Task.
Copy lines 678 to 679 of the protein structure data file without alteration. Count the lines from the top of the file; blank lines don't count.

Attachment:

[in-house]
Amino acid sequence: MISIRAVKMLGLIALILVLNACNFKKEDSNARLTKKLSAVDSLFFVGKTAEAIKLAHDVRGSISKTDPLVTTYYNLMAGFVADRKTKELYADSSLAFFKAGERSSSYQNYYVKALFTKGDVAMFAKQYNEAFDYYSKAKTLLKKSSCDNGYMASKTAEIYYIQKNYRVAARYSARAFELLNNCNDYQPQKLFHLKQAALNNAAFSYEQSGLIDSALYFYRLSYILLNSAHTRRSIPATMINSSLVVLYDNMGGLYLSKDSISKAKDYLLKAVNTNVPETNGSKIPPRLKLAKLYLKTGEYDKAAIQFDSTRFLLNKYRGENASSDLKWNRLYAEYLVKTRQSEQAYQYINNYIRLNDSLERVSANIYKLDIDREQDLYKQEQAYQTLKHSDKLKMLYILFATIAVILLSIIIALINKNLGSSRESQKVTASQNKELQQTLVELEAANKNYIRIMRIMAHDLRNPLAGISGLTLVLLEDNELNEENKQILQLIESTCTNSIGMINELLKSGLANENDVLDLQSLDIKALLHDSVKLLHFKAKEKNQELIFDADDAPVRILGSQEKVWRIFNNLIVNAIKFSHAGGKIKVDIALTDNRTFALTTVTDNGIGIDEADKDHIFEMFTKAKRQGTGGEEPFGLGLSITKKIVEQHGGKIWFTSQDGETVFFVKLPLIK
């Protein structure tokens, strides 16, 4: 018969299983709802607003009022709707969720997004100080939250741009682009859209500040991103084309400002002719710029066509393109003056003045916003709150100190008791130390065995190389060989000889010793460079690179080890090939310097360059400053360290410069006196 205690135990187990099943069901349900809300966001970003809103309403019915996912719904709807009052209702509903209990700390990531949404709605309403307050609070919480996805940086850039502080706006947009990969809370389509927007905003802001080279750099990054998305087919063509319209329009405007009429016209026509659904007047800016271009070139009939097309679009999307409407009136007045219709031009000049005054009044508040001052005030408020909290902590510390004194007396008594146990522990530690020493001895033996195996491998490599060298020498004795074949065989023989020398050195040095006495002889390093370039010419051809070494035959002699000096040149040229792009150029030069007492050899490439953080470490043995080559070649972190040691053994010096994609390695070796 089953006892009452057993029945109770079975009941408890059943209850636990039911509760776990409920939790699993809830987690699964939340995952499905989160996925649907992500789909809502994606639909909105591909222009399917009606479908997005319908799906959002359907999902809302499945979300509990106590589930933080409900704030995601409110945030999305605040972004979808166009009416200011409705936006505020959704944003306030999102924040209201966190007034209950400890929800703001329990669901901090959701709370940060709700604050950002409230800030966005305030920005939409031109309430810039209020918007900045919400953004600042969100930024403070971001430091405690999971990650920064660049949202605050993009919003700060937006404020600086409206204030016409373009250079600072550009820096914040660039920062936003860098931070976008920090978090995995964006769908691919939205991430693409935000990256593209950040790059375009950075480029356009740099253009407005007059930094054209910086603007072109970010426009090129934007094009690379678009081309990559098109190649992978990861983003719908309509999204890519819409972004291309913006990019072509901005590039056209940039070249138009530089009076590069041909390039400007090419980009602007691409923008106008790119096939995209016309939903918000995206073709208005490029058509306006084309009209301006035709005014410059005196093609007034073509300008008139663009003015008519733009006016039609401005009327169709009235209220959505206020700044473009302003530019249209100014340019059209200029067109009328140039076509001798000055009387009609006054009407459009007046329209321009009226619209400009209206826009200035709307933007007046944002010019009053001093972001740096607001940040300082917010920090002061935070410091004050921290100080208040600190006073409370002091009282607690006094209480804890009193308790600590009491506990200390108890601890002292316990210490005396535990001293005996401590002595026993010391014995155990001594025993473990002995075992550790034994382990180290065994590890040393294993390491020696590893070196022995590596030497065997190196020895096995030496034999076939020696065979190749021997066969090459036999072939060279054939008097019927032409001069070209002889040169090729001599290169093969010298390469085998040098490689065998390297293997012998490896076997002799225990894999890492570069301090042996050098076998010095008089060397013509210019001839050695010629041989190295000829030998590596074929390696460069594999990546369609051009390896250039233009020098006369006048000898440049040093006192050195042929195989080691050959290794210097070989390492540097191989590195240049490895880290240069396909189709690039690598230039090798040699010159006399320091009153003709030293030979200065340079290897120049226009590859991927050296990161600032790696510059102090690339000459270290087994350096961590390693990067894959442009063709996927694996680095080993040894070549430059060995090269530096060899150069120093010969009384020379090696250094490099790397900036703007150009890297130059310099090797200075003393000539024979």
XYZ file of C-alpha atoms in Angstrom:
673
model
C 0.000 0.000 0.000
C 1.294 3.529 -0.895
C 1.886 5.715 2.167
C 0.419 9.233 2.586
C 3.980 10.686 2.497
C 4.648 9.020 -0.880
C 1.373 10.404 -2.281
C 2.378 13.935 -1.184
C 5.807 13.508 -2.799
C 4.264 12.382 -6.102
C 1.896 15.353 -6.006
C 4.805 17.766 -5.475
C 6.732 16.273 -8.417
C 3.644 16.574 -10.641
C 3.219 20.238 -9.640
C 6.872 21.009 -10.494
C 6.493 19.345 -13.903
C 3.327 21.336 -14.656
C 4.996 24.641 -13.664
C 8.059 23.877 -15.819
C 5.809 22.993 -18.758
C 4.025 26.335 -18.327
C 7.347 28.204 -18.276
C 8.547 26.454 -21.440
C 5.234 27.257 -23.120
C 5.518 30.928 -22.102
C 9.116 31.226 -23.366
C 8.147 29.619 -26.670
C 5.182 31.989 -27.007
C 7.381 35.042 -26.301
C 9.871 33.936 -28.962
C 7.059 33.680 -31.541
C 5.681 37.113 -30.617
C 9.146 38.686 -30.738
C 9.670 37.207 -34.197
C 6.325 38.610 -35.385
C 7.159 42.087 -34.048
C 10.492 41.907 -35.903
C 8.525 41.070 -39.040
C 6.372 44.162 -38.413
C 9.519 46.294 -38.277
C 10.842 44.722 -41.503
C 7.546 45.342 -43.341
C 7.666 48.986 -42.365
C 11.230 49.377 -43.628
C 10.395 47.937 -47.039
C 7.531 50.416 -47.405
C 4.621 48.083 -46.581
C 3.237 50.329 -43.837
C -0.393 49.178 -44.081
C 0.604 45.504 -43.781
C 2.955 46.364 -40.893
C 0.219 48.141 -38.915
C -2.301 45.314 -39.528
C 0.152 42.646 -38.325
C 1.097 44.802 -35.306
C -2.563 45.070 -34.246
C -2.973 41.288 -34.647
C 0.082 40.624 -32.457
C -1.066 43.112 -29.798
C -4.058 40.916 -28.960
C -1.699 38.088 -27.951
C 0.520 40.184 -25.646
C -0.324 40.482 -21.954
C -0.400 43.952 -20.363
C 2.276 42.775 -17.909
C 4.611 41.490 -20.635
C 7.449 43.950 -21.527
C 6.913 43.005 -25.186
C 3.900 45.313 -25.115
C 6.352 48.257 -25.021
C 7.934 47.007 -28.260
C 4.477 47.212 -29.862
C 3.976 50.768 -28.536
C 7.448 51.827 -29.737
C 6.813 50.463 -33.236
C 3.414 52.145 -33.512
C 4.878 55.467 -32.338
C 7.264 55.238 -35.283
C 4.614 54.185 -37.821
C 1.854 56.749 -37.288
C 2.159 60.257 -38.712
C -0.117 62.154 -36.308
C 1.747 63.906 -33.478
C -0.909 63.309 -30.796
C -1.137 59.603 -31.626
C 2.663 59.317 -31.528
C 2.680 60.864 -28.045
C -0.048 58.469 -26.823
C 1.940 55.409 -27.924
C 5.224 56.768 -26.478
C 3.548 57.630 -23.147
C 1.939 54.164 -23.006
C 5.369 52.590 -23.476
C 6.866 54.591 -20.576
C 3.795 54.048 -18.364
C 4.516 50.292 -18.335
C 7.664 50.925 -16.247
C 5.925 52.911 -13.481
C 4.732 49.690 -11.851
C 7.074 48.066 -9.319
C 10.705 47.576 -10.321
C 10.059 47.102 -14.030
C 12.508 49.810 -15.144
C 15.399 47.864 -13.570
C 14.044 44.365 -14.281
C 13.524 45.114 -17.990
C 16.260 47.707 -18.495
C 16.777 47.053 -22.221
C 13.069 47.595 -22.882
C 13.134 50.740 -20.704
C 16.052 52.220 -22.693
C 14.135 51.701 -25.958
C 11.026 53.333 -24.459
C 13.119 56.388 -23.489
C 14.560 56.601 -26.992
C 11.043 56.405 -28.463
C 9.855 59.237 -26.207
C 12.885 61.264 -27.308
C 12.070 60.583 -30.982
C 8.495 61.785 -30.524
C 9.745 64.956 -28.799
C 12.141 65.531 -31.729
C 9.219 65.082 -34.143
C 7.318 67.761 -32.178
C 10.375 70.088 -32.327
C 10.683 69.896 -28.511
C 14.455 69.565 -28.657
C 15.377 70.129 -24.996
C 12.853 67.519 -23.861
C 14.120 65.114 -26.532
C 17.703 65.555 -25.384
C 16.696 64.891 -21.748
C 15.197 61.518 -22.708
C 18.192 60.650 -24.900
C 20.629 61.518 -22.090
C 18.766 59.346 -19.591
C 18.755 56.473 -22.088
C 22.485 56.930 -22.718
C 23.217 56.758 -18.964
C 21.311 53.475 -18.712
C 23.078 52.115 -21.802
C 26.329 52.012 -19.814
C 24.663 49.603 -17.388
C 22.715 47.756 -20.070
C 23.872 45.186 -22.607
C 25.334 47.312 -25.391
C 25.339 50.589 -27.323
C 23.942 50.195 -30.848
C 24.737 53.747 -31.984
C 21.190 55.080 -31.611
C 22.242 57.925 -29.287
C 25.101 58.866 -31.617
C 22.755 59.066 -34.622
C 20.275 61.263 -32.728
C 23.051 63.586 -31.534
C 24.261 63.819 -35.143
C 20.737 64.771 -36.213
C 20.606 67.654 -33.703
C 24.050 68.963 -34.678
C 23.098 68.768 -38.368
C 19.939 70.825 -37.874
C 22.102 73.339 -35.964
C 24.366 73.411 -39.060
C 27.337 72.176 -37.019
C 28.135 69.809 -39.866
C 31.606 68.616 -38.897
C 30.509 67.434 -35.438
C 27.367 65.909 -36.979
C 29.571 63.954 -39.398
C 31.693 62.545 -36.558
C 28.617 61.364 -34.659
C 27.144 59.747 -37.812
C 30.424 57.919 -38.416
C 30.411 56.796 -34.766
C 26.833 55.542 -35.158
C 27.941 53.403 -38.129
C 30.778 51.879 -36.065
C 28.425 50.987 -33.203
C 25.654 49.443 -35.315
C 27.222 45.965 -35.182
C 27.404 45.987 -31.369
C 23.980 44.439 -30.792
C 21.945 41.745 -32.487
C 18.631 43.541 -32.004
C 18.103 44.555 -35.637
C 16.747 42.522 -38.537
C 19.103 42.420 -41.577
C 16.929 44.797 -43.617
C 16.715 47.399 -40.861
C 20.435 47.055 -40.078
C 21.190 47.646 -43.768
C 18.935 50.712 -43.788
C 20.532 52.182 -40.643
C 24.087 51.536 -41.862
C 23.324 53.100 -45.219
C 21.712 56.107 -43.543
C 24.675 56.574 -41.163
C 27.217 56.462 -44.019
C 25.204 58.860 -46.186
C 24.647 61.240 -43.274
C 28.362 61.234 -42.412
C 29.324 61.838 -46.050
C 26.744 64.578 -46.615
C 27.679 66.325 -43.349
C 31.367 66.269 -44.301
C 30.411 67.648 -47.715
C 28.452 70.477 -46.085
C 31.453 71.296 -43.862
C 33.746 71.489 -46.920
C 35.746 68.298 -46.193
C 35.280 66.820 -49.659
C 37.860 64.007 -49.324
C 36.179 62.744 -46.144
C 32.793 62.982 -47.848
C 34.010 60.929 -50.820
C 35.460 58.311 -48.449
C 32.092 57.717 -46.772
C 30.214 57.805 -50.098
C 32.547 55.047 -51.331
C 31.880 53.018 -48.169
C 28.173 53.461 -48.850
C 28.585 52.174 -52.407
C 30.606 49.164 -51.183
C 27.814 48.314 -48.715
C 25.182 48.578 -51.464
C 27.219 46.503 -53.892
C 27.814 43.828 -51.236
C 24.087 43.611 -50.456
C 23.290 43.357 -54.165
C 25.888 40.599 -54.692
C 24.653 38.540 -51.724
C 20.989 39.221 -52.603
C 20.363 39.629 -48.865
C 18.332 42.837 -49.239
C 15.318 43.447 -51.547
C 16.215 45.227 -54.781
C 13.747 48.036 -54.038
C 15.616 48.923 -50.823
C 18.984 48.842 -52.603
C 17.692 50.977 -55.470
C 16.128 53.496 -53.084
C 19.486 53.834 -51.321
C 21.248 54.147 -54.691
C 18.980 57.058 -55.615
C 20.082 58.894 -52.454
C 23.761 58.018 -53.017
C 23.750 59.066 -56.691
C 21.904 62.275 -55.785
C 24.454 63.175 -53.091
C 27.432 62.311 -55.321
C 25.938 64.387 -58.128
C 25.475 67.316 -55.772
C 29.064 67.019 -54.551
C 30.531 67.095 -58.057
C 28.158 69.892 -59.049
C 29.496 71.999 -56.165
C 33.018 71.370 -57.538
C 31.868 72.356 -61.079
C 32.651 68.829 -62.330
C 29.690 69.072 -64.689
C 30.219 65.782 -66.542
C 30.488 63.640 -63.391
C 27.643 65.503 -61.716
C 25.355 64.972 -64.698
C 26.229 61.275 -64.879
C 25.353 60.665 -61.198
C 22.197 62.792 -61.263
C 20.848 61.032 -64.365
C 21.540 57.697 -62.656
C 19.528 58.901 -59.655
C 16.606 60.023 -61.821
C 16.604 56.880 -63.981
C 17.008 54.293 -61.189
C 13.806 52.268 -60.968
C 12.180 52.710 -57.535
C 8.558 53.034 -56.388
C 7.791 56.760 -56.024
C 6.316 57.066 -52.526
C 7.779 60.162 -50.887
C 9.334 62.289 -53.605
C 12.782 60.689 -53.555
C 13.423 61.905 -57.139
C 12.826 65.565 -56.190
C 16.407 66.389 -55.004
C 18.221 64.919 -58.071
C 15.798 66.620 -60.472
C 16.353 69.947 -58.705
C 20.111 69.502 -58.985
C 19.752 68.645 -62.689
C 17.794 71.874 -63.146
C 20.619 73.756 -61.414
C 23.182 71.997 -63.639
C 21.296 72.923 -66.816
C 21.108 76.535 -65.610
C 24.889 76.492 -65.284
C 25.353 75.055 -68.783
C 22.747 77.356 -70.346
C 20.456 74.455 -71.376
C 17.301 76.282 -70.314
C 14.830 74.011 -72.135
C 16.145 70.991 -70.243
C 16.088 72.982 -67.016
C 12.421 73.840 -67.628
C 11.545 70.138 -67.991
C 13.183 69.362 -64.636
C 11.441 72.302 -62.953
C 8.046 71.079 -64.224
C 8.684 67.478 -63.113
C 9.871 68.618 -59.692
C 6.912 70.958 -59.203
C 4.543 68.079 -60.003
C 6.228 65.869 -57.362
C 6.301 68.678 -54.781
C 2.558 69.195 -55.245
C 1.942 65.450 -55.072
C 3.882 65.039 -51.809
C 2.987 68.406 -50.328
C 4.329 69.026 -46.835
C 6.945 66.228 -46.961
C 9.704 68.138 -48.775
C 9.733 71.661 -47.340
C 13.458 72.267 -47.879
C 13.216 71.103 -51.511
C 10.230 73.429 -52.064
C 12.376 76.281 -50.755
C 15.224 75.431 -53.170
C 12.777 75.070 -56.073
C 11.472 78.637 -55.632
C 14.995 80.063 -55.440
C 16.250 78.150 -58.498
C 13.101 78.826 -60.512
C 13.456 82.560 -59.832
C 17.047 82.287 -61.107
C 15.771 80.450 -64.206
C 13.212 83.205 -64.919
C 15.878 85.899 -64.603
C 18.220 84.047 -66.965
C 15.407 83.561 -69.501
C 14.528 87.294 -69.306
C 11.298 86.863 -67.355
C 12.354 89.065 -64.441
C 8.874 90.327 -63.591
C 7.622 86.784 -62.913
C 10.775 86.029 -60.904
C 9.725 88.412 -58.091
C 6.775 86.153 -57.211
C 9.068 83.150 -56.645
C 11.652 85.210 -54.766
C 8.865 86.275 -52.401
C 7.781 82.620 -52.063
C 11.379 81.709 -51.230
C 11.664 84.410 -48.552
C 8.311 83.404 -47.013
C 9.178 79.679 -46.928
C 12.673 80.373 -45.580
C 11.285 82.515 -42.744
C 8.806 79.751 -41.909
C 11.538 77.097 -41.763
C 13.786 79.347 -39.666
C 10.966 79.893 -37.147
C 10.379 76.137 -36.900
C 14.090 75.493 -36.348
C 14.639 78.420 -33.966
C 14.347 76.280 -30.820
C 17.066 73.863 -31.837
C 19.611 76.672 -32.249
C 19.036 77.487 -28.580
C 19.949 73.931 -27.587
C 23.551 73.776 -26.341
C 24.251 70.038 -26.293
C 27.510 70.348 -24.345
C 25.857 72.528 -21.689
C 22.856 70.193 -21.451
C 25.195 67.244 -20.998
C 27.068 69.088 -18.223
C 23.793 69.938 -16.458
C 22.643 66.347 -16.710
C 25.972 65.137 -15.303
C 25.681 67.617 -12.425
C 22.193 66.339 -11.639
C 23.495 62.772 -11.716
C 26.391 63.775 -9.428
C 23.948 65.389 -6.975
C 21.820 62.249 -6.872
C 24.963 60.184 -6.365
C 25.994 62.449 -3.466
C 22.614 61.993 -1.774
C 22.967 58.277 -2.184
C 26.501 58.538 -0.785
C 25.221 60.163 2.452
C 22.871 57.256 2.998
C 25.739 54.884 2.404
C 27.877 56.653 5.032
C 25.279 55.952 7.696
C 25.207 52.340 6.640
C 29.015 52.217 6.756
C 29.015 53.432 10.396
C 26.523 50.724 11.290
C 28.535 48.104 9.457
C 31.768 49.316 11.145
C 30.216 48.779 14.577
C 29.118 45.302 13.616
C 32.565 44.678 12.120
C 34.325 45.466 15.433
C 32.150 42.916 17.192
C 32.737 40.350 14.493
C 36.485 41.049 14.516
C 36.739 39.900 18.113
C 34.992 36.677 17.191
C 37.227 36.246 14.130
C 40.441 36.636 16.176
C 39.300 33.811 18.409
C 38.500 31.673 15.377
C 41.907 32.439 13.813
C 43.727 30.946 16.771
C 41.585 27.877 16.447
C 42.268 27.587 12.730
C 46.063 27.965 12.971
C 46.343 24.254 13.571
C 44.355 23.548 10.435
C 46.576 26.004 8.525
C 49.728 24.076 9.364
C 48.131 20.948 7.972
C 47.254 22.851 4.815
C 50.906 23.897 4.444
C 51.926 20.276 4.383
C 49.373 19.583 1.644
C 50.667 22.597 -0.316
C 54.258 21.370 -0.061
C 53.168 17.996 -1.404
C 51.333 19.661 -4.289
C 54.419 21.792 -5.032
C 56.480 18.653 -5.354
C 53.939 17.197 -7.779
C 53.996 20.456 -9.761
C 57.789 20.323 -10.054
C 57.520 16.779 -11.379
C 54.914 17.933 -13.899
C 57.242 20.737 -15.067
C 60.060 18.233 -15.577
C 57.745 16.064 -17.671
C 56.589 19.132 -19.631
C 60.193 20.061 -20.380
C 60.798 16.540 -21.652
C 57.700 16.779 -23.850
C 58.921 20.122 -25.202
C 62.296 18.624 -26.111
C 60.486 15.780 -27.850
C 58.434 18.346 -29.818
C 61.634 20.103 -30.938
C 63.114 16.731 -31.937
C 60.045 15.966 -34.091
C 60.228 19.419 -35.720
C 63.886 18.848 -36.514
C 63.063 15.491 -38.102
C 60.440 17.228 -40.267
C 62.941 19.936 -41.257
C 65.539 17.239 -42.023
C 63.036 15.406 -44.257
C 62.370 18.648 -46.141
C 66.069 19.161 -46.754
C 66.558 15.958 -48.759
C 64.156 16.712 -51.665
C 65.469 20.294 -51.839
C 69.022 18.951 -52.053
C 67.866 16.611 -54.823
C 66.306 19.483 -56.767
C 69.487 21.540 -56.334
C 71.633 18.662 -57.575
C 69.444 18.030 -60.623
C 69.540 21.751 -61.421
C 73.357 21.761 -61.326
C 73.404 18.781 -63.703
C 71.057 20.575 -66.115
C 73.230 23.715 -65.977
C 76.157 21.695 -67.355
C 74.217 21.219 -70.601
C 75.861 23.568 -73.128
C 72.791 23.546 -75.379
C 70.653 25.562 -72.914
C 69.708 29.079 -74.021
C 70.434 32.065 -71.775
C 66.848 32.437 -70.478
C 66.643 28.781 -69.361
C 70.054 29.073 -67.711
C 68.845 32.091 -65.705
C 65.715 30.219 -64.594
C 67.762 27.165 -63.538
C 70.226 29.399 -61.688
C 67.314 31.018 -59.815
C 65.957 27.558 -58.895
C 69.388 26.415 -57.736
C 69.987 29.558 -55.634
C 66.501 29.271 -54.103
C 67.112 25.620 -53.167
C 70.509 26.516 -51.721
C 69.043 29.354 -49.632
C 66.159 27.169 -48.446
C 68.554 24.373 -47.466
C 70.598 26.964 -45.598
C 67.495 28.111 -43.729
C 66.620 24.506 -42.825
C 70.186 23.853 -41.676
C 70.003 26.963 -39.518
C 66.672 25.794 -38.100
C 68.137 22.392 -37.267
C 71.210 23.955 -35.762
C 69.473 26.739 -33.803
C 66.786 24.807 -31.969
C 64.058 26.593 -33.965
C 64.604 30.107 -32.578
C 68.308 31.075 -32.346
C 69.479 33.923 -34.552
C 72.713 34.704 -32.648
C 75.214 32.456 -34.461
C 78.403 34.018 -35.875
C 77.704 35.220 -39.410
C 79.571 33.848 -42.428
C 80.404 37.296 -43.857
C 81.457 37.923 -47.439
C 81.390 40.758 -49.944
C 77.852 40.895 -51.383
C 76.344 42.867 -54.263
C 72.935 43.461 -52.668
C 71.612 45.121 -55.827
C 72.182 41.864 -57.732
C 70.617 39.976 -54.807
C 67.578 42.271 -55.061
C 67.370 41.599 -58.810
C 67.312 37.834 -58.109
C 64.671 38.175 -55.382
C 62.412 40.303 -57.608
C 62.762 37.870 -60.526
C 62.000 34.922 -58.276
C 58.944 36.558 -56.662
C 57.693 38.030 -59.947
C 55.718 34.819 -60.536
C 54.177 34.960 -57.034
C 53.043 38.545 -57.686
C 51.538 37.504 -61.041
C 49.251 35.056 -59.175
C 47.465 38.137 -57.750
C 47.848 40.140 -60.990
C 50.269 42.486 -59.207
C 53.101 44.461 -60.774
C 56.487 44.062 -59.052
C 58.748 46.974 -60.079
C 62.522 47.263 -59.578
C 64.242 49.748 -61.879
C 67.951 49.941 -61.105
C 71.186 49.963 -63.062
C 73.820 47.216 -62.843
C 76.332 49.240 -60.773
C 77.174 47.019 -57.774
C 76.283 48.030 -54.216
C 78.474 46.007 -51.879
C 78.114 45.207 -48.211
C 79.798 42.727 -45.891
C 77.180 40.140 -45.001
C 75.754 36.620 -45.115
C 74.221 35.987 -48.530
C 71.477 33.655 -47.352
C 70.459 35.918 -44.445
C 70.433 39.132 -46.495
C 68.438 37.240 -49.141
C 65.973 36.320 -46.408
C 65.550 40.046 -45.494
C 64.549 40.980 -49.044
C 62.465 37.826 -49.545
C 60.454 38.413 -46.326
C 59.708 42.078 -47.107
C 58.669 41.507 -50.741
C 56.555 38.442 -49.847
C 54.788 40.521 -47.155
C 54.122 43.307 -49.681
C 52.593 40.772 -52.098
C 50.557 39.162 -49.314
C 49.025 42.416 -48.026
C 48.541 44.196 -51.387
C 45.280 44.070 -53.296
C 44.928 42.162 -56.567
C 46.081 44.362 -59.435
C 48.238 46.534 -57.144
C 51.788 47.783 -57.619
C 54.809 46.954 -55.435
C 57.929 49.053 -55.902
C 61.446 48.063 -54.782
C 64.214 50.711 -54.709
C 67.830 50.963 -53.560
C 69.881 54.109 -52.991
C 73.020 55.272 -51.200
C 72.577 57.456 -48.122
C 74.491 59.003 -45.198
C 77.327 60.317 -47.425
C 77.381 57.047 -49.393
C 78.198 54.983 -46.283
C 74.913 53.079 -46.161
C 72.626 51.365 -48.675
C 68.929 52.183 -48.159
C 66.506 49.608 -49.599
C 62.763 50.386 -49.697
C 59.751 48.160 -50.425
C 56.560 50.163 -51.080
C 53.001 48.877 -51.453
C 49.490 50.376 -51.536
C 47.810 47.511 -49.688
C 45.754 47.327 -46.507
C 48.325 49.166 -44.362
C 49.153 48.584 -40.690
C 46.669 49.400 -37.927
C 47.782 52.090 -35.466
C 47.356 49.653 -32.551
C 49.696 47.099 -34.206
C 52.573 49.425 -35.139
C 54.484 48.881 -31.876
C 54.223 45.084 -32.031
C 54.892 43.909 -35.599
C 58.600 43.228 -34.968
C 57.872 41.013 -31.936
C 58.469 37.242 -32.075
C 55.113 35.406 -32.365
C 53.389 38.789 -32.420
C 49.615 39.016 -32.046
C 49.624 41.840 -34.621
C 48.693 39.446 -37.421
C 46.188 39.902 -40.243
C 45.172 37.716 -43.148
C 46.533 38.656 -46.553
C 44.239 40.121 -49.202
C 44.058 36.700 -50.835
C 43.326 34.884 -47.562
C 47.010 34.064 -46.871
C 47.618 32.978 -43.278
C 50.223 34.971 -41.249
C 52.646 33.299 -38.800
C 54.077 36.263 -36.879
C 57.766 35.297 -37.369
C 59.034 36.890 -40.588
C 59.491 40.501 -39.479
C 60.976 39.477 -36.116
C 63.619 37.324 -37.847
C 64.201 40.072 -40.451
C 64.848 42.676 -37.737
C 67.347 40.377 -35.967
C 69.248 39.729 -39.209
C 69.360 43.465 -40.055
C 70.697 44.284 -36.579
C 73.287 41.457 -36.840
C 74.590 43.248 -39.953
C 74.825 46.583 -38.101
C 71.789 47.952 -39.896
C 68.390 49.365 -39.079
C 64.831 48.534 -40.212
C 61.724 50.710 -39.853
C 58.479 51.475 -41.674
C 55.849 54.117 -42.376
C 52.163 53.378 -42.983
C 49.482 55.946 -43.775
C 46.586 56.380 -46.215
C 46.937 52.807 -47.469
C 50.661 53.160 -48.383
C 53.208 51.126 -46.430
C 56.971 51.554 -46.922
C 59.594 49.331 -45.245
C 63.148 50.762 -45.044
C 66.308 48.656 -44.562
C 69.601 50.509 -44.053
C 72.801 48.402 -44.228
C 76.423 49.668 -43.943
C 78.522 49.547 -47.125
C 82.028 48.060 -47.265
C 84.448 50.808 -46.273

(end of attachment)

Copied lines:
C 82.028 48.060 -47.265
C 84.448 50.808 -46.273